Does Everybody Suffer from Stress?
The biggest problem with the frequent patient complaint of the 90s, "I'm stressed out," is that it is so general. The father of stress research, Hans Selye, writes in his autobiography5 that he was first struck by how people with many different types of illness all had some common symptoms best described as "feeling sick." Selye believed that stress caused "flight or fright." Now, we even know that stress can sometimes cause us problems by making us react too little. As noted above, under arousal (insufficient allostatic response) to a stressor is potentially as damaging to the body as prolonged arousal. So, today, we now understand that being "stressed out" or being "sick and tired" are actually the symptoms of a mismatch -- your body has not reacted correctly to the challenge or threat it faced. Unfortunately, researchers haven't figured out how much of an allostatic response is necessary or harmful.
A classic example is fever. It's not clear whether a doctor should treat it with medicine or let it run its course.6 Fever is often a good and natural response ("adaptive") to an acute infectious agent but the person with a fever must pay a significant price in "feeling sick." It now appears that the treatment of a fever might actually delay recovery from an infectious process. Similar questions are raised about the use of anti-inflammatory and whether they might sometimes interrupt a healing process. So, treating an allostatic response might be hazardous. Interestingly, some people with infectious episodes go on to develop the Chronic Fatigue Syndrome (CFS), which is often characterized by intermittent feverishness and malaise like that occurring with an infection, even though the person has no infection. It appears that this is a disorder where an inappropriate "allostatic" response is being made and this includes an insufficiency of the production of stress mediators like cortisol. Treatments will likely center on how to make the allostatic responses mounted by the CFS patient more appropriate. As we have already noted, this may include giving low dose cortisol treatment to supplement what the body produces.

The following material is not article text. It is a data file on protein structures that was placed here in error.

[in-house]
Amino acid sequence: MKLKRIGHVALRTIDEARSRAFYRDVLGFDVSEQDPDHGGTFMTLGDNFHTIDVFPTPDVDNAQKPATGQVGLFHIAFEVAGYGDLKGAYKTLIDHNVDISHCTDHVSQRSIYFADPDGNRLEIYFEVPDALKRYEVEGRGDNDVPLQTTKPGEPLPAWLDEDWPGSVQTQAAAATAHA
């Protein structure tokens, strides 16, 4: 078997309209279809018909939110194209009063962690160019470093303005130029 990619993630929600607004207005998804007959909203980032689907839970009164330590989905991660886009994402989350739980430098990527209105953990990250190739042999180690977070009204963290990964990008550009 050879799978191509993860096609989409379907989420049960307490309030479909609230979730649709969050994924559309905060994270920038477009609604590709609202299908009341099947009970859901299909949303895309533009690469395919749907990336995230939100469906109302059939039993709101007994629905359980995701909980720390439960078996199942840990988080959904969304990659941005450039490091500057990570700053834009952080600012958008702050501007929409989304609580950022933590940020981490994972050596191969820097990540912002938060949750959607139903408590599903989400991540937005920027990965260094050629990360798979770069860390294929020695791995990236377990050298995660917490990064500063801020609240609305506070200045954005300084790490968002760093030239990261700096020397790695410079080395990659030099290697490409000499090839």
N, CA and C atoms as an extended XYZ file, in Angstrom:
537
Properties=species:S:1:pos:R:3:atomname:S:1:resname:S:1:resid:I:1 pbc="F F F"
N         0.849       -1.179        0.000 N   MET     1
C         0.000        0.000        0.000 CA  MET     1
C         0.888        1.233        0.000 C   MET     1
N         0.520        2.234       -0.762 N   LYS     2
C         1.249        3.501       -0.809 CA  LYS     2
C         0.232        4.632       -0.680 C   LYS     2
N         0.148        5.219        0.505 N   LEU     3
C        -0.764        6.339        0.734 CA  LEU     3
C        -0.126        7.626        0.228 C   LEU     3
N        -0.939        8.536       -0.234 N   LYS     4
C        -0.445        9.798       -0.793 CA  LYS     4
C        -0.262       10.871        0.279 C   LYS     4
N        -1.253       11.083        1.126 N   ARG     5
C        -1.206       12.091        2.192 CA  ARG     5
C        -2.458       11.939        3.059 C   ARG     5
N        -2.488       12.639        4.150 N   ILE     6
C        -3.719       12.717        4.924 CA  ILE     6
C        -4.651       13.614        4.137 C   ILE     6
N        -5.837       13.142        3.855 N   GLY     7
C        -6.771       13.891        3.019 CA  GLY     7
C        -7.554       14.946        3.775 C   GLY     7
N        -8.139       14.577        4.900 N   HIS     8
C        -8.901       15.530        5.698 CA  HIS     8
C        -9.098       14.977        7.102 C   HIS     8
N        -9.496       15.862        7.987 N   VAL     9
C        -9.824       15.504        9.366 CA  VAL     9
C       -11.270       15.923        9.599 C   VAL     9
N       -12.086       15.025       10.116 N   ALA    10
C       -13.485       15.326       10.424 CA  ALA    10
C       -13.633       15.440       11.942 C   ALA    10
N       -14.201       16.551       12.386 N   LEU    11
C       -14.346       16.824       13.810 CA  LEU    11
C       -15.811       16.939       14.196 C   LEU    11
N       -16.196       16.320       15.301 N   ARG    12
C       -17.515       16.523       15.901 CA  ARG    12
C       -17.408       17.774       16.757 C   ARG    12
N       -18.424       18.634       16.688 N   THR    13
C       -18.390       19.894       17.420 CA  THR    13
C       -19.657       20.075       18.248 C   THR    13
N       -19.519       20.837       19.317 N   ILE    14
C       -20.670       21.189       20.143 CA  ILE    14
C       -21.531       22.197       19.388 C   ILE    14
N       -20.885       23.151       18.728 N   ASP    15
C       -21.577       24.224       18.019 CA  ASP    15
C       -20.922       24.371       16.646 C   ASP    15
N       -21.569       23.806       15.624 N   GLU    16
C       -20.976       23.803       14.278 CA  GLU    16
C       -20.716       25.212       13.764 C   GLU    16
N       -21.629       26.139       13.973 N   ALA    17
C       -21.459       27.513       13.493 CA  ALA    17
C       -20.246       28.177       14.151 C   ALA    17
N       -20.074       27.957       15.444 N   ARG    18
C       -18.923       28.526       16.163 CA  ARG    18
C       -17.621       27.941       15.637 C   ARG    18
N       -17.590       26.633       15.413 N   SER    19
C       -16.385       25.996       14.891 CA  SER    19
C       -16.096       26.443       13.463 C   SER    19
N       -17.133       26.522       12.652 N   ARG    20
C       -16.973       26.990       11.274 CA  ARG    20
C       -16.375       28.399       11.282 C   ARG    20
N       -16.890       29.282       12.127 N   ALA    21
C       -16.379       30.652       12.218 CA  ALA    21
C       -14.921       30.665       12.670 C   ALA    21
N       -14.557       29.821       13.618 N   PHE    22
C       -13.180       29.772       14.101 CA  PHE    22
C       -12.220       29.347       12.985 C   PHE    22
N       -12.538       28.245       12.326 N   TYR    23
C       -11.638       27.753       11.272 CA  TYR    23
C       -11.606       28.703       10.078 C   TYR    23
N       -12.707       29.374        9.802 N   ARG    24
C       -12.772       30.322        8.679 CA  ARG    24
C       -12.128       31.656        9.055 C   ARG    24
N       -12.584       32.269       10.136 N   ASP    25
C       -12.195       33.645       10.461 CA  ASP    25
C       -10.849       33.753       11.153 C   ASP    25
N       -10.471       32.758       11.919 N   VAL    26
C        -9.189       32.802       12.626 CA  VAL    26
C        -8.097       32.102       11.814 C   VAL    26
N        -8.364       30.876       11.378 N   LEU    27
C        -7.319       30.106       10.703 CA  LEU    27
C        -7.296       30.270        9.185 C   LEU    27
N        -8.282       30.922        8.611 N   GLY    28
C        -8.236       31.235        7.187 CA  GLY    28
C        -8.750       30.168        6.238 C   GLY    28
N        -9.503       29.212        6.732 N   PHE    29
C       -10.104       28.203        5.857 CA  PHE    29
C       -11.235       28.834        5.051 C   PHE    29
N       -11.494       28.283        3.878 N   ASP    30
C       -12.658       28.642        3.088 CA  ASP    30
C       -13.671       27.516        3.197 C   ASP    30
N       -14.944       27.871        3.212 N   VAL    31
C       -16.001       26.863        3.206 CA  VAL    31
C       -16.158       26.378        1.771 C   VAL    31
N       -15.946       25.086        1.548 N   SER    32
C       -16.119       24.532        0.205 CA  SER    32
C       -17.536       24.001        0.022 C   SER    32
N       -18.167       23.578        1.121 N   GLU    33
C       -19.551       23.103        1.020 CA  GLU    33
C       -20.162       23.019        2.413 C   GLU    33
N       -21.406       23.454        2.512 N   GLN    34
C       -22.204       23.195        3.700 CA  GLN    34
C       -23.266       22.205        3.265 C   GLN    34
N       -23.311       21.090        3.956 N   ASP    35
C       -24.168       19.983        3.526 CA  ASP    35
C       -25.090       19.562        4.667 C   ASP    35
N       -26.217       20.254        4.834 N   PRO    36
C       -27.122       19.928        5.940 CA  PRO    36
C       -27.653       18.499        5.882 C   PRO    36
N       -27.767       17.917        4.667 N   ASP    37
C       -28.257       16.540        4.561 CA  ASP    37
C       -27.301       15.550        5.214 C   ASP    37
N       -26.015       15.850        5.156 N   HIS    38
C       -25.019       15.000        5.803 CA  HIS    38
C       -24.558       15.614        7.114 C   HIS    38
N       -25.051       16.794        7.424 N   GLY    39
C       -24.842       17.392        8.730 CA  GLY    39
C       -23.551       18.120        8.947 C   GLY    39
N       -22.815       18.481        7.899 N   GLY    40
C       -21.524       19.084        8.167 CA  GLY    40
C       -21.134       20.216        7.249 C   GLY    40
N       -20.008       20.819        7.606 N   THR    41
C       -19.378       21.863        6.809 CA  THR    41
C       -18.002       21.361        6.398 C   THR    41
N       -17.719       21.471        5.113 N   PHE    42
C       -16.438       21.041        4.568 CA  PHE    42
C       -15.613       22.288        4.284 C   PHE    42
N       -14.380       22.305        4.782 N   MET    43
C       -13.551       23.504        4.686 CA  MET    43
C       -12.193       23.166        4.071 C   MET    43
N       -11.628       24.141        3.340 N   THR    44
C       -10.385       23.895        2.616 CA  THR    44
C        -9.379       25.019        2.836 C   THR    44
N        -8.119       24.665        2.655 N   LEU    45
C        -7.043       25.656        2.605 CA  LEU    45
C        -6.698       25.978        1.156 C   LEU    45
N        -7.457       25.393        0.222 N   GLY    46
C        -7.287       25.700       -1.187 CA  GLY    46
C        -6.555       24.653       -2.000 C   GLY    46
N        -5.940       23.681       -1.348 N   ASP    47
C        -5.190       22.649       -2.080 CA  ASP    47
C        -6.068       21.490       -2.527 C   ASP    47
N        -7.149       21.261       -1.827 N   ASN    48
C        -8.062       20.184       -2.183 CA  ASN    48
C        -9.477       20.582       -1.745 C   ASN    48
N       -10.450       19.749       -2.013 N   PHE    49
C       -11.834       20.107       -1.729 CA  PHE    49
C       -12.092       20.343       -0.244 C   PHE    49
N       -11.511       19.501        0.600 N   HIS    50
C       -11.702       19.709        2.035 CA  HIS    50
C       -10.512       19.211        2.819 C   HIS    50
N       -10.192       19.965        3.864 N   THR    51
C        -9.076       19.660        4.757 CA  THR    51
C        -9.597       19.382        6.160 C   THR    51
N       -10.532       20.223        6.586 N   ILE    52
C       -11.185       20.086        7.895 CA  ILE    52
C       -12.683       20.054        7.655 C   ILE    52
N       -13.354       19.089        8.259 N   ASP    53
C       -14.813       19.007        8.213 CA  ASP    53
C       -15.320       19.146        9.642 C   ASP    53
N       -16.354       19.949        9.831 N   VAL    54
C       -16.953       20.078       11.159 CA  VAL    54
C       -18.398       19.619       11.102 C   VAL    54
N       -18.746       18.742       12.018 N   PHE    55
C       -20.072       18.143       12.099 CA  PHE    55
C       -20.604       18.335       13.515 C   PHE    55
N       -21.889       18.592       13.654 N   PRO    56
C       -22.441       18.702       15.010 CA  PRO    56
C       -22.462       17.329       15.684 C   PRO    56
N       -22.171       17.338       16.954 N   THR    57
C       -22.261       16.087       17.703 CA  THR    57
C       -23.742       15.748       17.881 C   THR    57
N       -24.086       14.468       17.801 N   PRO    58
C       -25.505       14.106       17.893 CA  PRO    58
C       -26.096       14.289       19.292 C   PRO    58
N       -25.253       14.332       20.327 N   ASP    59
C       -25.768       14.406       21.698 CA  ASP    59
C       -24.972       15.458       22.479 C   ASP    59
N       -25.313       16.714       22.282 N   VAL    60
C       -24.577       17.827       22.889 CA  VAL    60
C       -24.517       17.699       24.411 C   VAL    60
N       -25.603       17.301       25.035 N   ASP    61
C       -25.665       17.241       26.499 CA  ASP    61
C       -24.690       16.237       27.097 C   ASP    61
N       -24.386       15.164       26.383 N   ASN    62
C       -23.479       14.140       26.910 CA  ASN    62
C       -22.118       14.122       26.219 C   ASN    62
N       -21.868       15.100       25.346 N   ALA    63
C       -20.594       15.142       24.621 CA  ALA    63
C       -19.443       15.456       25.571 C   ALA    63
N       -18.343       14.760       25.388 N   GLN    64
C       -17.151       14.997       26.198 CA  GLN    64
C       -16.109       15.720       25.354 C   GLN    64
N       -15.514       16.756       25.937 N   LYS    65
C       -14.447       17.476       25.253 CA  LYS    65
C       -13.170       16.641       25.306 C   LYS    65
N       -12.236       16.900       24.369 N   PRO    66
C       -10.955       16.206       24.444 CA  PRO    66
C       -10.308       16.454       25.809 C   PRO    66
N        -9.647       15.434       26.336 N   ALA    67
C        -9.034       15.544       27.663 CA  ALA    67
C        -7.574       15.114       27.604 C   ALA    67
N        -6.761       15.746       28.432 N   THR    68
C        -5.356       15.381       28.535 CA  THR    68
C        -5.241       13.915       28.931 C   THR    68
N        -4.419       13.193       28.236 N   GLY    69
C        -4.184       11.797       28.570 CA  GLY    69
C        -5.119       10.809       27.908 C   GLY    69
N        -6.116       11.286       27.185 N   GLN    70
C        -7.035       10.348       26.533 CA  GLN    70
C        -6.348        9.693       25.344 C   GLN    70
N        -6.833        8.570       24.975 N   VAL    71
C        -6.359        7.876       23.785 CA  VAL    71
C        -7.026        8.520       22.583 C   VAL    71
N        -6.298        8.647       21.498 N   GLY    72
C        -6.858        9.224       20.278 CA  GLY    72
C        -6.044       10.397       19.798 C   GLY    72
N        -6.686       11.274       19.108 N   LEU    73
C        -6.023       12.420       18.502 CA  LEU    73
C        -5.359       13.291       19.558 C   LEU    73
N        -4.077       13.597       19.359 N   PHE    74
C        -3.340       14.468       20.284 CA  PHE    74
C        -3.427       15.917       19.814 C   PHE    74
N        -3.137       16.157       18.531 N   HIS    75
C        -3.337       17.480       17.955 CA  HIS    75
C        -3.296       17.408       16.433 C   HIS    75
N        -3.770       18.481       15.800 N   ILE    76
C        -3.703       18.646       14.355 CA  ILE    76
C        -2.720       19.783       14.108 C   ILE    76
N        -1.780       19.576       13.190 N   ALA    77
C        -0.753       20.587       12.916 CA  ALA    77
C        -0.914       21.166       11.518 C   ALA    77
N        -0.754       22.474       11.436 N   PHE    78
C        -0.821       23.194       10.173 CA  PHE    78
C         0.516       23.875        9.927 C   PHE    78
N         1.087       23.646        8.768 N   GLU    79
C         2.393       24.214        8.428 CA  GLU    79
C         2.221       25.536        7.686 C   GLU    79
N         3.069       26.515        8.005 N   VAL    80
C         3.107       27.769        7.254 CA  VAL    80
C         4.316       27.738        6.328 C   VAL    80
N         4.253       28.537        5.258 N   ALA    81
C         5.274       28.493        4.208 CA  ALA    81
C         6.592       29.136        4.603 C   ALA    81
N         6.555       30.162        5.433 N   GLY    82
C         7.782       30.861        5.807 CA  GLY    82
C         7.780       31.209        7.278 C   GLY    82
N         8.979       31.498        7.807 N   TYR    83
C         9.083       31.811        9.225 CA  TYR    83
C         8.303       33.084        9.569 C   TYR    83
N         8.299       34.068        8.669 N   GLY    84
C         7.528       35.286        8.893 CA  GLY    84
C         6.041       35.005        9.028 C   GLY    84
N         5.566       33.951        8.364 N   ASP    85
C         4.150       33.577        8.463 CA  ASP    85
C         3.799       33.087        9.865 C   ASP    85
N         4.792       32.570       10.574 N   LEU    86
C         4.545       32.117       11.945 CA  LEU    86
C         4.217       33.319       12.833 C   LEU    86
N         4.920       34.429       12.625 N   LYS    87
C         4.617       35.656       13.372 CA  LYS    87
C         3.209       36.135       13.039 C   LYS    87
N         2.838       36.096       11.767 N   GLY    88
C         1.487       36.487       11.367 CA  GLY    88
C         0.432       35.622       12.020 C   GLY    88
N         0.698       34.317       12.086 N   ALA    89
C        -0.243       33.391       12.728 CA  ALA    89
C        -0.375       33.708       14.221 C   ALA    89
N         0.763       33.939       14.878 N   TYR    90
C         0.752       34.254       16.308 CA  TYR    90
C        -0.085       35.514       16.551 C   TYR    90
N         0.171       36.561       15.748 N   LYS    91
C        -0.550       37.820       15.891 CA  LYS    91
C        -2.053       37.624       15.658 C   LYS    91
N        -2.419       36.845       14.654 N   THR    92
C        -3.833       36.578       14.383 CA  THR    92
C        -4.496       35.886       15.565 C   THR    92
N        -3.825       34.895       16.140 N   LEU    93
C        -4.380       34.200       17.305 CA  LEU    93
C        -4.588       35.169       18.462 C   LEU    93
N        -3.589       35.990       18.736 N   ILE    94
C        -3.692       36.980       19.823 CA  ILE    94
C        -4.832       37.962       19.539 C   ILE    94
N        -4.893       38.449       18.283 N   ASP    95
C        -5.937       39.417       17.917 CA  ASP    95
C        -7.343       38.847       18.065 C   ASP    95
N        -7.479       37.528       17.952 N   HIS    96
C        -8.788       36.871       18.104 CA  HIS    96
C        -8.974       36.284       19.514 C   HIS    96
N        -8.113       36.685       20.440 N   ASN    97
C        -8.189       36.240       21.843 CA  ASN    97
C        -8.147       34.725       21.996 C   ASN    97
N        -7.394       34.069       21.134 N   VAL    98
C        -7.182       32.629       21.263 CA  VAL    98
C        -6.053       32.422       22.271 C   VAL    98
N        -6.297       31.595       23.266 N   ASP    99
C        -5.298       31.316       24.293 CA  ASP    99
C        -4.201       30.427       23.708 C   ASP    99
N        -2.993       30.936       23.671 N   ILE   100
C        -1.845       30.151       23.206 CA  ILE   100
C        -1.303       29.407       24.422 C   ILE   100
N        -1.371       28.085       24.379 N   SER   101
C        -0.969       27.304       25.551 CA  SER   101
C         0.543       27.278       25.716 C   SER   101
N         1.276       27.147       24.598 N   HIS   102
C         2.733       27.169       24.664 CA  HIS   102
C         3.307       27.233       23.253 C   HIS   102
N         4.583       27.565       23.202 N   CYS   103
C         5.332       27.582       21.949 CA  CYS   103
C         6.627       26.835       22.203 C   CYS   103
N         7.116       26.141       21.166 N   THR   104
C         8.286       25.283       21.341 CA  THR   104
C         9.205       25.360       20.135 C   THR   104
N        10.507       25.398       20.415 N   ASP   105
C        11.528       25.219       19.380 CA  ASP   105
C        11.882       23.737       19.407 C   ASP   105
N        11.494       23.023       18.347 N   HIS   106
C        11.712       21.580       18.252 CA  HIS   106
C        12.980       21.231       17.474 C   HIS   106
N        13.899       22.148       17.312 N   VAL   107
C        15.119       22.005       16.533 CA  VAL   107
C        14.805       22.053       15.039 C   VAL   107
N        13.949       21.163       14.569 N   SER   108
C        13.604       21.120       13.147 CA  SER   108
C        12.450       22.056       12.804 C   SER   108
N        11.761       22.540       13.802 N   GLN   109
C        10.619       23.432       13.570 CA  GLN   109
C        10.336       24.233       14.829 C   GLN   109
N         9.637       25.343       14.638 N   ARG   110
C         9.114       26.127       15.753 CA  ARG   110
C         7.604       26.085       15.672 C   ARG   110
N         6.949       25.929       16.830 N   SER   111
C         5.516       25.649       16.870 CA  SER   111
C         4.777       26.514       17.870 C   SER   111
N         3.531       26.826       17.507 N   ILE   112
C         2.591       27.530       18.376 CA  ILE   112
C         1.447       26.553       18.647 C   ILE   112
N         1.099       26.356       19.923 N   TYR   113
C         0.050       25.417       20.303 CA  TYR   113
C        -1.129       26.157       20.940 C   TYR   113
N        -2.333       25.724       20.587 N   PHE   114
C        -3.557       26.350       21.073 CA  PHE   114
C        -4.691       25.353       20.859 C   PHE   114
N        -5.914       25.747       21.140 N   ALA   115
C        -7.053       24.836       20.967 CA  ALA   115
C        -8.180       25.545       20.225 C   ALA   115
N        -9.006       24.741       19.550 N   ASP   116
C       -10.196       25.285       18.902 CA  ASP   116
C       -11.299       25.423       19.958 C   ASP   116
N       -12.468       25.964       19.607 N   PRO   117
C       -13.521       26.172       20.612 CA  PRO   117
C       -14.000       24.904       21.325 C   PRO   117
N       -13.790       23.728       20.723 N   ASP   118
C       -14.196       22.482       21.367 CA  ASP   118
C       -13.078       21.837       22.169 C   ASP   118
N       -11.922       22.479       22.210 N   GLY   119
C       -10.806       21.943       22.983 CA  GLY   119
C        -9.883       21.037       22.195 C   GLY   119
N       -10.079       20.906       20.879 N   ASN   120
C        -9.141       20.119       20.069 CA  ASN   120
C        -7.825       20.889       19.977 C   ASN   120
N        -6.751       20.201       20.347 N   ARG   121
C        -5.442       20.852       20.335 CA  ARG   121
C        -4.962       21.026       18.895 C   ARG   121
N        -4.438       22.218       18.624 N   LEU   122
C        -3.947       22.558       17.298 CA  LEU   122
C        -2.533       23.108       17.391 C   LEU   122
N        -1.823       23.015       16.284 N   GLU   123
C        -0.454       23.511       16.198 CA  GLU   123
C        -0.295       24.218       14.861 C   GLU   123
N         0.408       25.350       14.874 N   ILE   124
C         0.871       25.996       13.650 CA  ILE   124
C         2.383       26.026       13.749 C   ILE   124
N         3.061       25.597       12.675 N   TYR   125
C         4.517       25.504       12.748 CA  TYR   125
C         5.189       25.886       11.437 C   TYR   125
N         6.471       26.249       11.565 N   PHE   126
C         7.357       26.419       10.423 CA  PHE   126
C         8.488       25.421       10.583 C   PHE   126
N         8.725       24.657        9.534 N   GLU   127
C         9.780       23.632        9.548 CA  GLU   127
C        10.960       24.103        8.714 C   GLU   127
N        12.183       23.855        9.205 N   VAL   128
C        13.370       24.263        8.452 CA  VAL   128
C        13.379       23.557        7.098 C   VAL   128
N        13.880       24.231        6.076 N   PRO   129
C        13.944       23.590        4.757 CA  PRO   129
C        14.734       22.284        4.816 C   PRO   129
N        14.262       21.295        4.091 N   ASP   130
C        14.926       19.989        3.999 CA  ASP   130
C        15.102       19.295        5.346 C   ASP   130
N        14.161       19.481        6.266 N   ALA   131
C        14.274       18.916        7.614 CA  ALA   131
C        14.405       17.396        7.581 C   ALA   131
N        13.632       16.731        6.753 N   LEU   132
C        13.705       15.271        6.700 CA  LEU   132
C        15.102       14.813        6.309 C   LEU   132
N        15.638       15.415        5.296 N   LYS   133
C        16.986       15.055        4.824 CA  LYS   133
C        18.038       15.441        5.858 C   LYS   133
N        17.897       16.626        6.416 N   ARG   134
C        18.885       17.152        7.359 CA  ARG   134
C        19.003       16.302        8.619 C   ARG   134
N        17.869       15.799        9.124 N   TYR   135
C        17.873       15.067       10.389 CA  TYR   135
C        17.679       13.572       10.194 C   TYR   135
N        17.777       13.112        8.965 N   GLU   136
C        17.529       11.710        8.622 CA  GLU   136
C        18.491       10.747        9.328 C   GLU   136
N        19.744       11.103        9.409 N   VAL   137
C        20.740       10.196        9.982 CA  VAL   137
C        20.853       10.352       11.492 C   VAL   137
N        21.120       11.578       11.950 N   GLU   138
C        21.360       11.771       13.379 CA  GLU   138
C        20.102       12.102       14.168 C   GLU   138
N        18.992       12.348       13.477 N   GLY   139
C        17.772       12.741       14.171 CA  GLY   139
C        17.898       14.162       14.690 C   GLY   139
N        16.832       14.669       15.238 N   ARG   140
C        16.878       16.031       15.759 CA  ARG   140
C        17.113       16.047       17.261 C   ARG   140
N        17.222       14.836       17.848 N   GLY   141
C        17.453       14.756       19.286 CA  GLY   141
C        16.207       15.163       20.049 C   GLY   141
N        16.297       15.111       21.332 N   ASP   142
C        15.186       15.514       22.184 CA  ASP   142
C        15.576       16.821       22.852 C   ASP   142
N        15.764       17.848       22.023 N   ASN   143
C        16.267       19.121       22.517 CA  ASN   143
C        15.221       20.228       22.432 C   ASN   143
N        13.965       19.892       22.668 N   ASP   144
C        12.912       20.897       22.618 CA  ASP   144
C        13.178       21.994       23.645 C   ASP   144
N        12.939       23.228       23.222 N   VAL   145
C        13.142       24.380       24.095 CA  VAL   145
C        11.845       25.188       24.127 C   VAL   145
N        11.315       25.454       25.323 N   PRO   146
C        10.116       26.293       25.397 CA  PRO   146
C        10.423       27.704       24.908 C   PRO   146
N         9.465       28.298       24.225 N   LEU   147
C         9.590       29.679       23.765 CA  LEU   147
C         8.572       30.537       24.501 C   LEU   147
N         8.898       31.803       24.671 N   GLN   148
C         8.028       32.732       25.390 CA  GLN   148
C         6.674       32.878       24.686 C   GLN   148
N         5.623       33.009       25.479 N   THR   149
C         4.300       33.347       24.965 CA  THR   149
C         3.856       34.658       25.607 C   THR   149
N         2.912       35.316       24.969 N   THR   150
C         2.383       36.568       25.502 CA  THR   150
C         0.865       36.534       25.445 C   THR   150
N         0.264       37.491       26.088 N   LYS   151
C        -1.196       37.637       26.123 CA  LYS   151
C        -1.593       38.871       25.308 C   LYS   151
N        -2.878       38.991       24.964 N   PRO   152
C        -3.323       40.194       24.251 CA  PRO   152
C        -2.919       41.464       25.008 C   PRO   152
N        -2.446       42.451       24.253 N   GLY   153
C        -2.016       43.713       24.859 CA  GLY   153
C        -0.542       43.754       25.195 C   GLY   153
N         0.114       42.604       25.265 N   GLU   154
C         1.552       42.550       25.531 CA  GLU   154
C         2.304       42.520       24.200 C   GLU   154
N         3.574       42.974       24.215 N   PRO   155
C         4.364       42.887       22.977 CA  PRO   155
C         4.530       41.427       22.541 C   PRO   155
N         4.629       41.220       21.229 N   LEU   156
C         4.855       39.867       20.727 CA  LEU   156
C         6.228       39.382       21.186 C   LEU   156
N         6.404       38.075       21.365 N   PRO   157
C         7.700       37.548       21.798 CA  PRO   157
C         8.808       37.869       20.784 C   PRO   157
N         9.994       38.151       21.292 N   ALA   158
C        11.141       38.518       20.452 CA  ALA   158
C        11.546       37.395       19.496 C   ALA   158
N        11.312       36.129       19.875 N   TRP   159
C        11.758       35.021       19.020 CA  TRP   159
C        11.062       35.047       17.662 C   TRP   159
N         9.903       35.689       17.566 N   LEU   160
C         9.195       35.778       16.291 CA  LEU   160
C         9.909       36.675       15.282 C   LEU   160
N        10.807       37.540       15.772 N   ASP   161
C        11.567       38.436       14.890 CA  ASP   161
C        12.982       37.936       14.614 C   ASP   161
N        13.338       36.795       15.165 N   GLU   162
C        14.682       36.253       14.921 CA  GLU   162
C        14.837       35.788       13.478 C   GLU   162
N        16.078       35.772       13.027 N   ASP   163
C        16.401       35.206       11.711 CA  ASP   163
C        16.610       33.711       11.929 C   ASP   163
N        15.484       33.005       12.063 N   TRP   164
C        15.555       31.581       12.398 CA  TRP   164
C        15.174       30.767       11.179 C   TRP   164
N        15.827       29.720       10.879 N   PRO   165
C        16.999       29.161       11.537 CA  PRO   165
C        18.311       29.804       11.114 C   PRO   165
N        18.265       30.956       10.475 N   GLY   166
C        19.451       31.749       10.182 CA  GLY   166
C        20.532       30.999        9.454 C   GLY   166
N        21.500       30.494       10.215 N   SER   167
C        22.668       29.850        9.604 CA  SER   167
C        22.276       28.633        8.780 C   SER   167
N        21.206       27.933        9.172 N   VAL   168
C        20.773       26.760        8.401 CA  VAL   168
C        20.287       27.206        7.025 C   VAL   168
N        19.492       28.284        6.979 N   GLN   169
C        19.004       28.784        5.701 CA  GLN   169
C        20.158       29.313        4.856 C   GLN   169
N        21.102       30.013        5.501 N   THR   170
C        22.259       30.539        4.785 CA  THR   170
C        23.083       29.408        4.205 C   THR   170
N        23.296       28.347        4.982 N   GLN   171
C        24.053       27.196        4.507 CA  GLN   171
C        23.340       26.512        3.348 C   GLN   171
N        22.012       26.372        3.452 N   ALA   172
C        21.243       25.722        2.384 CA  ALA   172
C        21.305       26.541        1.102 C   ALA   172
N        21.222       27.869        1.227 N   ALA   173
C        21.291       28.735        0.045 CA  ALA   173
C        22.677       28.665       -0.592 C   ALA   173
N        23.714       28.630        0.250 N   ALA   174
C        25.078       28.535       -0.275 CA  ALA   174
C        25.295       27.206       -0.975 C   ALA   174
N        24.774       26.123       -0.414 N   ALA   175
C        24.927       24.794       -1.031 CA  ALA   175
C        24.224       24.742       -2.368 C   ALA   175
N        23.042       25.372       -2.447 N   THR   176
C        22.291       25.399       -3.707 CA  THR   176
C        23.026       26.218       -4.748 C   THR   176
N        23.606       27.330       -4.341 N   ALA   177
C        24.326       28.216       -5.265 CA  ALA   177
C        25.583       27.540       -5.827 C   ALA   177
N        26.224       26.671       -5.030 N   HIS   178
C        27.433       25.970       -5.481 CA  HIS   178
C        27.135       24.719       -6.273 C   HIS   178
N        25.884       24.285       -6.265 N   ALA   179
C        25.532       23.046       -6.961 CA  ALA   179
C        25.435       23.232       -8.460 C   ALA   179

Another situation often confronting doctors is whether or not to treat a patient for the symptoms arising in the wake of the loss of a loved one. Bereavement is characterized by many, but clearly not all, of the symptoms of depression, such as depressed mood, tearfulness and changes in sleep and appetite.7 Yet, many regard bereavement to be a restorative, healing and even necessary part of the process of losing a loved one. However, some bereaved people experience symptoms of such severity and length that treatment for depression is pursued.